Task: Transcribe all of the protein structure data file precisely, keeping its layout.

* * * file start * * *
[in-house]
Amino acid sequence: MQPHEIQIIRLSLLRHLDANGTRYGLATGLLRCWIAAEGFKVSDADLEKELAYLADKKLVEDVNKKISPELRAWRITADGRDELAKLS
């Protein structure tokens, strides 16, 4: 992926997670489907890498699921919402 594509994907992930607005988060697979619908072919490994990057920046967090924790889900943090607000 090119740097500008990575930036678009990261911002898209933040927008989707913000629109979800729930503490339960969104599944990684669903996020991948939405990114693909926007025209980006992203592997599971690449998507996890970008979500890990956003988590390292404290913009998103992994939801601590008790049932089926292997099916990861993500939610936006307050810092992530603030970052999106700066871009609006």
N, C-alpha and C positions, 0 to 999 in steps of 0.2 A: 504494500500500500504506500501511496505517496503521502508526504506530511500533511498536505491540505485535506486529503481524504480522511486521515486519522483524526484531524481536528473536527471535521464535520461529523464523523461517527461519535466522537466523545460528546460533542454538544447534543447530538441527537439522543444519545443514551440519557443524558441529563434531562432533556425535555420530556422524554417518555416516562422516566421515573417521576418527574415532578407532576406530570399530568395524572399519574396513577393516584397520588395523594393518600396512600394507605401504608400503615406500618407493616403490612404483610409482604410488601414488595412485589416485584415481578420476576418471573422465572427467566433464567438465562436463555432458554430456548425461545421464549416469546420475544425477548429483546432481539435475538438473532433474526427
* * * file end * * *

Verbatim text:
[in-house]
Amino acid sequence: MQPHEIQIIRLSLLRHLDANGTRYGLATGLLRCWIAAEGFKVSDADLEKELAYLADKKLVEDVNKKISPELRAWRITADGRDELAKLS
């Protein structure tokens, strides 16, 4: 992926997670489907890498699921919402 594509994907992930607005988060697979619908072919490994990057920046967090924790889900943090607000 090119740097500008990575930036678009990261911002898209933040927008989707913000629109979800729930503490339960969104599944990684669903996020991948939405990114693909926007025209980006992203592997599971690449998507996890970008979500890990956003988590390292404290913009998103992994939801601590008790049932089926292997099916990861993500939610936006307050810092992530603030970052999106700066871009609006």
N, C-alpha and C positions, 0 to 999 in steps of 0.2 A: 504494500500500500504506500501511496505517496503521502508526504506530511500533511498536505491540505485535506486529503481524504480522511486521515486519522483524526484531524481536528473536527471535521464535520461529523464523523461517527461519535466522537466523545460528546460533542454538544447534543447530538441527537439522543444519545443514551440519557443524558441529563434531562432533556425535555420530556422524554417518555416516562422516566421515573417521576418527574415532578407532576406530570399530568395524572399519574396513577393516584397520588395523594393518600396512600394507605401504608400503615406500618407493616403490612404483610409482604410488601414488595412485589416485584415481578420476576418471573422465572427467566433464567438465562436463555432458554430456548425461545421464549416469546420475544425477548429483546432481539435475538438473532433474526427